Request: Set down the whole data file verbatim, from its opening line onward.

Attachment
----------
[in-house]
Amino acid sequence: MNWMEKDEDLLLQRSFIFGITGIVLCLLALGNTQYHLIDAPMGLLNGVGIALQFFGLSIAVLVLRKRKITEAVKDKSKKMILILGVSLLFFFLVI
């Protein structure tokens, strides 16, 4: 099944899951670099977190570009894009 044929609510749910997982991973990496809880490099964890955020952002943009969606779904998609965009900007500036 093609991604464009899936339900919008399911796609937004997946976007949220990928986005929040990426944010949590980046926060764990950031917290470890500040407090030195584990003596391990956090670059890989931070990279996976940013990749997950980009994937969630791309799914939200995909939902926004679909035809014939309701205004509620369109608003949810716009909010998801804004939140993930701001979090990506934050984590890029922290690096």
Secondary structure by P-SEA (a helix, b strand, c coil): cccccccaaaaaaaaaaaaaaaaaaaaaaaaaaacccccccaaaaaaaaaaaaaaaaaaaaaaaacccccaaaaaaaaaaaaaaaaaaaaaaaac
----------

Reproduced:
[in-house]
Amino acid sequence: MNWMEKDEDLLLQRSFIFGITGIVLCLLALGNTQYHLIDAPMGLLNGVGIALQFFGLSIAVLVLRKRKITEAVKDKSKKMILILGVSLLFFFLVI
């Protein structure tokens, strides 16, 4: 099944899951670099977190570009894009 044929609510749910997982991973990496809880490099964890955020952002943009969606779904998609965009900007500036 093609991604464009899936339900919008399911796609937004997946976007949220990928986005929040990426944010949590980046926060764990950031917290470890500040407090030195584990003596391990956090670059890989931070990279996976940013990749997950980009994937969630791309799914939200995909939902926004679909035809014939309701205004509620369109608003949810716009909010998801804004939140993930701001979090990506934050984590890029922290690096």
Secondary structure by P-SEA (a helix, b strand, c coil): cccccccaaaaaaaaaaaaaaaaaaaaaaaaaaacccccccaaaaaaaaaaaaaaaaaaaaaaaacccccaaaaaaaaaaaaaaaaaaaaaaaac